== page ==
From "The Avengers" to "Solo to Christopher Robin" there is not a single original idea – and that's just one reason why Disney is still ready to win.
While Disney is the undisputed king of the big studios, Tuesday morning's CinemaCon presentations – including its own – showed why it's also positioned at a level beyond its competitors.
During the presentation of the industry Before Disney, the CEO of National Association of Theater Owners, John Fithian, and the new MPAA CEO and Chairman Charles Rivkin, there were many similar comments: The industry is not fighting. Spectators want an experience that can be theatrical, and Netflix can not.
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And Fithian has a particular focus on the Hot Button Theme Diversity: "We also applaud large and small content creators and distributors – for significant steps to achieve greater diversity and positive representation on the big screen," he said. "Our customers are demanding that, and we are optimistic that someday 2017 and 2018 will be seen as a turning point on this front."
Of course, all studios are working to address these familiar issues. Disney, however, looks like it could not be beat for years to come.
Big Screens = BIG Movies
While each studio produces Tentpole and would-be blockbuster, it's all Disney. "Avengers: Infinity War," "Solo: A Star Wars Story," "Ant-Man and the Wasp," "The Incredibles 2," "Christopher Robin," "Wreck-It Ralph Breaks the Internet," "The Nutcracker and the four realms, "Mary Poppins Returns" – each one is a franchise or a spin-off. Where they lose originality points, they make the difference with full-blown production spectacles with beloved characters and many old-fashioned elements such as song and dance Disney's "Sweet Spot" fits in very well with what the cinema is uniquely positioned for.
It's also worth noting what Disney did not consider in his presentation, "Magic Camp," based on an original story by Steve Martin, directed by Mark Waters, was once dated April 2018, has since been moved and was nowhere to be found at CinemaCon, and there was no mention of Fox until the end of 2018. Outside the obvious candidate – hello, Marvel reunion! – It's hard to imagine exactly how the Fox pipelines will fit into this finely tuned machine. (The studio's own presentation is on Thursday.)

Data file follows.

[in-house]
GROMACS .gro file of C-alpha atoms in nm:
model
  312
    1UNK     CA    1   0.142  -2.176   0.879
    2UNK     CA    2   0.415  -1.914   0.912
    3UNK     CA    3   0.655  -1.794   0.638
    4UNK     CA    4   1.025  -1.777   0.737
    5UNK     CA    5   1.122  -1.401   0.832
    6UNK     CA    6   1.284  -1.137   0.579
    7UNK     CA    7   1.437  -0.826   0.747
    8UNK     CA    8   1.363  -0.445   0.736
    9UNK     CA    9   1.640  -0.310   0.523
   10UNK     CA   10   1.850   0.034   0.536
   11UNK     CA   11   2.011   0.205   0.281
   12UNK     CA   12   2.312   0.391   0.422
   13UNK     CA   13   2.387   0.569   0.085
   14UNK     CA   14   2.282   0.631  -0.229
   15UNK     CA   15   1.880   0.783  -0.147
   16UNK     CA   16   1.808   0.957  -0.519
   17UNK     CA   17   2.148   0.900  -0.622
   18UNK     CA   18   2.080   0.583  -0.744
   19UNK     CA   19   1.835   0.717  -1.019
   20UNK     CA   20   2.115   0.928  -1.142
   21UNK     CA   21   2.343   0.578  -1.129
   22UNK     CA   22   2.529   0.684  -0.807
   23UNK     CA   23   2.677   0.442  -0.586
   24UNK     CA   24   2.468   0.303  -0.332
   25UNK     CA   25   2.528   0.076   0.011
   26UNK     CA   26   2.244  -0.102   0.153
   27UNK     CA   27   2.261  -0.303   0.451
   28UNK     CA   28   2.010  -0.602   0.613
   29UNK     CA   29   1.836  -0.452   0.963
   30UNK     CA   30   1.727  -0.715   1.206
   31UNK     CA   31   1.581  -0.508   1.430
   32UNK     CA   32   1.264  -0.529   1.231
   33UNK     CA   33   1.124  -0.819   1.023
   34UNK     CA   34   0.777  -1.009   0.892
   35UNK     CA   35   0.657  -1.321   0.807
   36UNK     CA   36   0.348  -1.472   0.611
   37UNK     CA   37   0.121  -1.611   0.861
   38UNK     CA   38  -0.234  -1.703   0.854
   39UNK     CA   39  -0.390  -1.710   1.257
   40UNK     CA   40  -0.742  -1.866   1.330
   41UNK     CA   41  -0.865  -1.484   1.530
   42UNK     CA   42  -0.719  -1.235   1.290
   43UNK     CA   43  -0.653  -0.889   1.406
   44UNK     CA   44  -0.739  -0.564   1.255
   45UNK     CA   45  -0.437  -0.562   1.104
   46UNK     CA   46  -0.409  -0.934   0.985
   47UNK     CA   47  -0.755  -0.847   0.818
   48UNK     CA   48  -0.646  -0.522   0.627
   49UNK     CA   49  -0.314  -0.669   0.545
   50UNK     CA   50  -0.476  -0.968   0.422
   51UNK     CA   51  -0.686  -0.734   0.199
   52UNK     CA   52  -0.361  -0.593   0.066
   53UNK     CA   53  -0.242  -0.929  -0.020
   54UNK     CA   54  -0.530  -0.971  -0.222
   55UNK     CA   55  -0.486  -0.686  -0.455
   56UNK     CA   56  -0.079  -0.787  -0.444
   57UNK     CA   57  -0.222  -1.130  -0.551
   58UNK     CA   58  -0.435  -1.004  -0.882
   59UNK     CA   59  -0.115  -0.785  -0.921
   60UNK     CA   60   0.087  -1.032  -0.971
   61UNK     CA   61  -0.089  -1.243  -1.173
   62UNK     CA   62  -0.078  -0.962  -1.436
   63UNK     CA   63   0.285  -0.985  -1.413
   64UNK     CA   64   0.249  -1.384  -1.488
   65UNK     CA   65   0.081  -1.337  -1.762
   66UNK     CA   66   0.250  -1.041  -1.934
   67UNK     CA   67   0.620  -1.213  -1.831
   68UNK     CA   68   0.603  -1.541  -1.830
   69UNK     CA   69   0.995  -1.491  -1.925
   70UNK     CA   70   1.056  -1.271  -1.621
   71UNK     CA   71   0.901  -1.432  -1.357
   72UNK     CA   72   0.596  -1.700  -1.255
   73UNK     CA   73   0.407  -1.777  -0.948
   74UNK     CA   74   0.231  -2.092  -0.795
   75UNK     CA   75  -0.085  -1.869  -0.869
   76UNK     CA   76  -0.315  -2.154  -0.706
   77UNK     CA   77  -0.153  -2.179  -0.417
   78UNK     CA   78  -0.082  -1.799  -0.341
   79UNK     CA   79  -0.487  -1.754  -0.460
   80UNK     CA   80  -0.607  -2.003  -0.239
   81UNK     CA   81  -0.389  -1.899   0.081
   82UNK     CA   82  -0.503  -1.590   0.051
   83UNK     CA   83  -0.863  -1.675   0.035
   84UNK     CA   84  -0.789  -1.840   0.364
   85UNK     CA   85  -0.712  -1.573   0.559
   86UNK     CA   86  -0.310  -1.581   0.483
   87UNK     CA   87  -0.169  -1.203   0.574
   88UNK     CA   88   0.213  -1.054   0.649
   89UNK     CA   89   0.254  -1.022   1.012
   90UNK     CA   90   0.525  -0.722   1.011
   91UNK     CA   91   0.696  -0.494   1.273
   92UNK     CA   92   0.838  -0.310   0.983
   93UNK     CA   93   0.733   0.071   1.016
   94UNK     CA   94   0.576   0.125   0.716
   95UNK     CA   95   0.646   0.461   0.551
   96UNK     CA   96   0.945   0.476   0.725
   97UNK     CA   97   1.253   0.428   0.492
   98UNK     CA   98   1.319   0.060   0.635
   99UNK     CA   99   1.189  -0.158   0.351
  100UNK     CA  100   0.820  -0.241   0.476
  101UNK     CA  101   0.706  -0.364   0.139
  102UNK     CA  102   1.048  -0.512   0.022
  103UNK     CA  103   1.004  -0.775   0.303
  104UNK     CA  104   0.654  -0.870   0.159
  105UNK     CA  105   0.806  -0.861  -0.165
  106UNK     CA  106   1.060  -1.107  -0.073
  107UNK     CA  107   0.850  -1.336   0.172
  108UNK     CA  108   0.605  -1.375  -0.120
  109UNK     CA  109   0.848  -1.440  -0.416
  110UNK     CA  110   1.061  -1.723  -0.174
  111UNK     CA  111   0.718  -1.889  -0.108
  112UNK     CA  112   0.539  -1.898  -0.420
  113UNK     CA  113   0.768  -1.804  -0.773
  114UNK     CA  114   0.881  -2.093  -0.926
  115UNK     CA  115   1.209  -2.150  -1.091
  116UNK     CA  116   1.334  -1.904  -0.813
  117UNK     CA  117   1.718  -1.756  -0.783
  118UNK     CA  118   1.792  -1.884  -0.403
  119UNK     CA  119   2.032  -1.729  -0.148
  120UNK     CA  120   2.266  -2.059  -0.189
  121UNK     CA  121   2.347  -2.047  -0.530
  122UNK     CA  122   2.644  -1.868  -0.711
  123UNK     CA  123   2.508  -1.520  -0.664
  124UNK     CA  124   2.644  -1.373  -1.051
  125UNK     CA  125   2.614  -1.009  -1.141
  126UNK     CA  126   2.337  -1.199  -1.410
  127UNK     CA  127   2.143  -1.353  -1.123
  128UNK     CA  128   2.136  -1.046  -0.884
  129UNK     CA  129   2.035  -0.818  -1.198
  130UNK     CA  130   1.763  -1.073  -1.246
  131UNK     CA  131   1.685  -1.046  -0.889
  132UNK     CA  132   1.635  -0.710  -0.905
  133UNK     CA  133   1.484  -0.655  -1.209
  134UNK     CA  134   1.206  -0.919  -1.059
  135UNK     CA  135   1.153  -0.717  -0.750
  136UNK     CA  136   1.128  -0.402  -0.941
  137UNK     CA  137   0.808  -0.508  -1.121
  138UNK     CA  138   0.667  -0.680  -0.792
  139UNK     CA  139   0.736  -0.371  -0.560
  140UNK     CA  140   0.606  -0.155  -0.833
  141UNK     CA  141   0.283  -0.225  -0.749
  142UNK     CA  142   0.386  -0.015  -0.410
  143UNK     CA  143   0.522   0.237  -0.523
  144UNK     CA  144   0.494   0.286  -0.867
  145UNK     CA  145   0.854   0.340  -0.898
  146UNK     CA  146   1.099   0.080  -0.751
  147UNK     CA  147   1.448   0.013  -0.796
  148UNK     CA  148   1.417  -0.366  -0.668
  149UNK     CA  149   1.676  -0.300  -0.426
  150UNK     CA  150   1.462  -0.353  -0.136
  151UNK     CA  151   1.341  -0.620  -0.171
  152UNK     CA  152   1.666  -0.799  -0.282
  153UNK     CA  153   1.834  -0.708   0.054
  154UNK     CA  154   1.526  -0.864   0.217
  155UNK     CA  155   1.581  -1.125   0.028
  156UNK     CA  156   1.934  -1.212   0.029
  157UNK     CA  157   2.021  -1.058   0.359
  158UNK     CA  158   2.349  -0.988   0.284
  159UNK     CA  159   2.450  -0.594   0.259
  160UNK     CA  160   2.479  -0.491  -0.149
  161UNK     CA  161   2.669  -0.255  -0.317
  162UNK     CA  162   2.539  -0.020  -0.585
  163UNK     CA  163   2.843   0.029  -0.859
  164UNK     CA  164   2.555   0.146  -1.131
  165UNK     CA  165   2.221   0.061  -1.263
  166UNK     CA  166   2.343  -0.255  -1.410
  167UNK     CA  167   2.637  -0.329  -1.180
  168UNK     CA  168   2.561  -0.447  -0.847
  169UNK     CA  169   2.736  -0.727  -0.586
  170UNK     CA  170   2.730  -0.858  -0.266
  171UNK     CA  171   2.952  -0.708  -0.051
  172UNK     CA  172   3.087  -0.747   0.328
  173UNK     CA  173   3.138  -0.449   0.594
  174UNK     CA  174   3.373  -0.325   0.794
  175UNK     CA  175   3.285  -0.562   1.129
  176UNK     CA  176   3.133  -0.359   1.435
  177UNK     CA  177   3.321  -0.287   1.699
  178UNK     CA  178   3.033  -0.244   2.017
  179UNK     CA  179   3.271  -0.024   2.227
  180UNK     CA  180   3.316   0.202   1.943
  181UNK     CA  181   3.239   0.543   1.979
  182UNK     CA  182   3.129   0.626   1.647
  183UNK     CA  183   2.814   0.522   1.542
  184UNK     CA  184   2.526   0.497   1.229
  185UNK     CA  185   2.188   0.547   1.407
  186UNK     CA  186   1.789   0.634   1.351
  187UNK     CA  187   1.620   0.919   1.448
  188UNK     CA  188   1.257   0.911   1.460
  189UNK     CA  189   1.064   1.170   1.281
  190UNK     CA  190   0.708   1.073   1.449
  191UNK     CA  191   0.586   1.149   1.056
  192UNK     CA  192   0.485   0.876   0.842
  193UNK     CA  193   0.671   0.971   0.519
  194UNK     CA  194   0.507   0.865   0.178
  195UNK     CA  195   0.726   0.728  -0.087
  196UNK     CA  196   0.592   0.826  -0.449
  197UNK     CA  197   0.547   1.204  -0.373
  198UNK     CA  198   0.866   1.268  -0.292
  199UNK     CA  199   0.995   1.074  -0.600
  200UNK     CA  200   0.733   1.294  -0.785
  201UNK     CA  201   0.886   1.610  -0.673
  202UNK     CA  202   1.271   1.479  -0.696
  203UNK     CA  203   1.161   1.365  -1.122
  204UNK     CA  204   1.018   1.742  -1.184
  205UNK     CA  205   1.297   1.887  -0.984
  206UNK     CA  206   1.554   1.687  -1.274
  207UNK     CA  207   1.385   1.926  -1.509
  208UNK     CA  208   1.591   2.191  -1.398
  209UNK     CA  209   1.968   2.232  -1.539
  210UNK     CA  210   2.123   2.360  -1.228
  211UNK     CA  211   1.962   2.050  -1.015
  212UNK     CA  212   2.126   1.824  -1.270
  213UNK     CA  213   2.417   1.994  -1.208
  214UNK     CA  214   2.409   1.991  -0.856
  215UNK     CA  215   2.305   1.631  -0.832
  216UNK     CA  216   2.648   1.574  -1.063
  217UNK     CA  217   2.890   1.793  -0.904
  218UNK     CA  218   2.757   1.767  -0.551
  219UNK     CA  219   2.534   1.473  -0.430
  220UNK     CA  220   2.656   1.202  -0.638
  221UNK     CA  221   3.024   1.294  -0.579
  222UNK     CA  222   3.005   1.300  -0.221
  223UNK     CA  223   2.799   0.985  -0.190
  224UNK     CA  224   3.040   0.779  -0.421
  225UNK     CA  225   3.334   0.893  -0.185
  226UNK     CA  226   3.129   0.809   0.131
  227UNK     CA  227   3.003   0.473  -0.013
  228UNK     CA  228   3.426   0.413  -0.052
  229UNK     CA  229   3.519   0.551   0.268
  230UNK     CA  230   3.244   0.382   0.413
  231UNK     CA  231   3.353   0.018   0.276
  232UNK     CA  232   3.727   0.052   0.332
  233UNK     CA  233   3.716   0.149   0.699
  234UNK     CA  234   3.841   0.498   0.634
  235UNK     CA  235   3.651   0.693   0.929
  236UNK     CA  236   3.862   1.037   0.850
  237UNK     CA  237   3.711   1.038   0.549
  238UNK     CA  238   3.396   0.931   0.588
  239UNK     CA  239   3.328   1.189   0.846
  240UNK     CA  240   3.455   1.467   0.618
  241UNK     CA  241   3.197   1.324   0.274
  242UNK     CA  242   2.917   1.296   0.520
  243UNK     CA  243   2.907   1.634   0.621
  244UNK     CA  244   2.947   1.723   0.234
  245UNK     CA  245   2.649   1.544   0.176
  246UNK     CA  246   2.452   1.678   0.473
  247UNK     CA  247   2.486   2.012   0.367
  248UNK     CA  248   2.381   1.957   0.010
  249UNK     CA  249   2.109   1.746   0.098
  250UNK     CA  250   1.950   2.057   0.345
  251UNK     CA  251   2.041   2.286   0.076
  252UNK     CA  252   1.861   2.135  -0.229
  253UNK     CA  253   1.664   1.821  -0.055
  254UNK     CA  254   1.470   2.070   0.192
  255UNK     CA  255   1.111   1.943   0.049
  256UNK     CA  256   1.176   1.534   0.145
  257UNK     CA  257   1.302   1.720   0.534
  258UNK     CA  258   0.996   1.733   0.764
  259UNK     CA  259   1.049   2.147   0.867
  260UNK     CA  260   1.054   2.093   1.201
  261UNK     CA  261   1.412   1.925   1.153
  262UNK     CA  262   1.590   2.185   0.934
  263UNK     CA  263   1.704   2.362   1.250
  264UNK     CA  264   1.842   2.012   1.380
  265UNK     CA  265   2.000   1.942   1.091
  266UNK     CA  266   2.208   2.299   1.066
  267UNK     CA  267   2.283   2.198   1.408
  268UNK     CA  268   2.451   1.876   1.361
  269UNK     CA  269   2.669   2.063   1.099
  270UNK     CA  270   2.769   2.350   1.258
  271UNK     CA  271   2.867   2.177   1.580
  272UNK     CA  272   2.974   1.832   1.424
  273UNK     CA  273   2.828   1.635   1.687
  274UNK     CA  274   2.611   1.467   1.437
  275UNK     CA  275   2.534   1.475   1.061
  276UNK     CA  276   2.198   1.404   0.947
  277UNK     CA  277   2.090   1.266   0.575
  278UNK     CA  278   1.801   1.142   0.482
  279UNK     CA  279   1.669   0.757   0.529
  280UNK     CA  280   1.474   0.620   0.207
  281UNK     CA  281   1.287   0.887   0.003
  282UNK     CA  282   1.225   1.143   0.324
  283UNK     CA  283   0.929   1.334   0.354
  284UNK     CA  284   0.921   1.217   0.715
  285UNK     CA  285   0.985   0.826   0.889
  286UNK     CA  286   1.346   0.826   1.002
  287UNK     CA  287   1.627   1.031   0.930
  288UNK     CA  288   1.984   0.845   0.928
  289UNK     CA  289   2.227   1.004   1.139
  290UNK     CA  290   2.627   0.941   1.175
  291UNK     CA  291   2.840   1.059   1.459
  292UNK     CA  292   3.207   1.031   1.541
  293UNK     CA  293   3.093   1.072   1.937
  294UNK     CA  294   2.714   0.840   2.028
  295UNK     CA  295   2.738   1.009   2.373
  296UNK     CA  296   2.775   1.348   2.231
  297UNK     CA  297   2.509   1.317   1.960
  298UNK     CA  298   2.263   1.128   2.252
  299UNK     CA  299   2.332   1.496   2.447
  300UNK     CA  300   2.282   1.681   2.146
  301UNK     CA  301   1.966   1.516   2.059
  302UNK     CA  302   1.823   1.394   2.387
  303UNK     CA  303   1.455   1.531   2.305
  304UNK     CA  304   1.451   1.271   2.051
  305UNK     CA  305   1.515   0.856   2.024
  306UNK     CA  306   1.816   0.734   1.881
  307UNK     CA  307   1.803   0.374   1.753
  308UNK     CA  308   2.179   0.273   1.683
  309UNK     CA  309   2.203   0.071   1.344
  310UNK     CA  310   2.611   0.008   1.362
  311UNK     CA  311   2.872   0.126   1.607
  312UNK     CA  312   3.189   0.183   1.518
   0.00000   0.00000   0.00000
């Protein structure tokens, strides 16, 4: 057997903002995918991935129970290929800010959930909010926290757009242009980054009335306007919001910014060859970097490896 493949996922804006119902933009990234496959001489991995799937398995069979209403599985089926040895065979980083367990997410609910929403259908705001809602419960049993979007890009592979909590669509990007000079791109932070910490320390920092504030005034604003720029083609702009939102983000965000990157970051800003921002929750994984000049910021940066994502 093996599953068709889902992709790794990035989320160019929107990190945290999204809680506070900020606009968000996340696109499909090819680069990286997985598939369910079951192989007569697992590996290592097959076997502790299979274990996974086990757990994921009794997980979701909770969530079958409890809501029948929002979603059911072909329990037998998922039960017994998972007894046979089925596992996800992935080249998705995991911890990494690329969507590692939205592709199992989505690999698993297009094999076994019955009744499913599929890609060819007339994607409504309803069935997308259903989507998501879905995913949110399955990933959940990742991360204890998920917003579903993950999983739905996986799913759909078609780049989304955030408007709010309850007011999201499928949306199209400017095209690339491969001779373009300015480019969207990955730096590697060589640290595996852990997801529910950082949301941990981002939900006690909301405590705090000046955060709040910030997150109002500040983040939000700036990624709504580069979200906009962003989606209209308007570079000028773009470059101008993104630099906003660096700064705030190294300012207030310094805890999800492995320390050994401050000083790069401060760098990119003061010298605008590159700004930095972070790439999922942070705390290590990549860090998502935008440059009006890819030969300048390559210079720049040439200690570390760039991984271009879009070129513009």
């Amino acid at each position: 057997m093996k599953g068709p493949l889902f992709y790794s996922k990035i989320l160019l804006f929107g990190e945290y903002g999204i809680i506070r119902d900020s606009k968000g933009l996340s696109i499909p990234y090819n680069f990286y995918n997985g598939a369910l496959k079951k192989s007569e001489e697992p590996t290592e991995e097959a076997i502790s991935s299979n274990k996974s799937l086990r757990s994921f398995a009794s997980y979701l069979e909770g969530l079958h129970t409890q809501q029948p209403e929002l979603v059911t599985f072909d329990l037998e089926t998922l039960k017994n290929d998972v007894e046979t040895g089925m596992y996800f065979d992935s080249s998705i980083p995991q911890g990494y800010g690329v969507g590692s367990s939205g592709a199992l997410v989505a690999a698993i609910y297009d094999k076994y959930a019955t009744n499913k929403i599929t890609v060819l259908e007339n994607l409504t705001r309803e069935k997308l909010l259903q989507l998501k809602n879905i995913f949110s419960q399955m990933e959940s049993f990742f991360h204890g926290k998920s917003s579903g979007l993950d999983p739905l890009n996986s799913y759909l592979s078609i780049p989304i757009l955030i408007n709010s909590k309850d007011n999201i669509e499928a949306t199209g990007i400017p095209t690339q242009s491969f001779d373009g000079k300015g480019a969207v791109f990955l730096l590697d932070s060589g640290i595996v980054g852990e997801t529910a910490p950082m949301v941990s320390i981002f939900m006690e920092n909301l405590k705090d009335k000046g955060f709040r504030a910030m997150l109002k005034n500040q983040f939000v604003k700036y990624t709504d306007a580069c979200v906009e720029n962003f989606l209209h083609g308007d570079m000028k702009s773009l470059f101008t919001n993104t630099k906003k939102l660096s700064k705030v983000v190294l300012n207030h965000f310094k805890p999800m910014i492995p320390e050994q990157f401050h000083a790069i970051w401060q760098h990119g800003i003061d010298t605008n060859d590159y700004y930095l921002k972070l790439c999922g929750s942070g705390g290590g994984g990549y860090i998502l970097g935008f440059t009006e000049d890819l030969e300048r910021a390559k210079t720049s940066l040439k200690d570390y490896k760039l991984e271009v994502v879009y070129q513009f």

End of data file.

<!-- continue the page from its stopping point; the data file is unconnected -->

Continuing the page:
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BIG Movies = Global Domination
While the domestic fund is currently flat, both Fithian and Rivkin welcomed the continued growth of overseas markets including Saudi Arabia (the Fithian said, could reach $ 1) billions "in a few years") and China. "China will be the largest film market in the world in a short time," Rivkin said at a press conference after the presentations.
A global industry also means global films that can be a tricky needle for some (see: "The Great Wall"). However, Disney has a trailblazer advantage: it has been selling its IP to the world for decades. And the sheer volume of his productions often overcomes language barriers even before the subtitles begin.
Global Dominance = Diversity
Newly installed Disney Sales Manager Cathleen Taff – the rare woman in student distribution – I could not help but be happy to show pictures of Evangeline Lilly as Wasp new buddy of Paul Rudd's Ant-Man. "I can not tell you how excited we are to have another female superhero," she said.
Beyond that, Taff said nothing about diversity. She did it instead in her studio films. From Donald Glover in "Solo: A Star Wars Story," Holly Hunter's ass kick mom in "The Incredibles 2," Mackenzie Foy, Jayden Fowora Knight, and Misty Copeland in "The Nutcracker and the Four Empires" and the cast of the "Aladdin" and "The Lion King" of next year, there are several representations of race and gender in the largest franchises in the world.
Perhaps the biggest highlight of the presentation was not film footage, but a special animated clip, created in the style of "Wreck-It Ralph", in which "new princess" Vanellope meets her Disney queens and challenges her on the rescue, the Reason why Snow White is always wide-eyed and amazed (she is blind without her glasses) and the path to true happiness (hoodies and leggings). "I never thought I could wear one of them," sighs Ariel. "What do you call that … a T-shirt?"
Does not make Disney a hero (do you remember the absolute non-event of the "gay moment" in "Beauty and the Beast" last year?), But it makes you smart (he). And, even wiser, not to worry about pointing that out.
Finally, Disney has shown an impressive show with low production costs: while it certainly could have assured Will Smith's collaboration to promote "Aladdin," or Aden Erhenrich, "Solo," Horn, Taff, and Outgoing Sales President Dave Hollis decided to do it alone. No talent means significant cost savings – and no actors shaking their feet awkwardly as they wonder what to say next.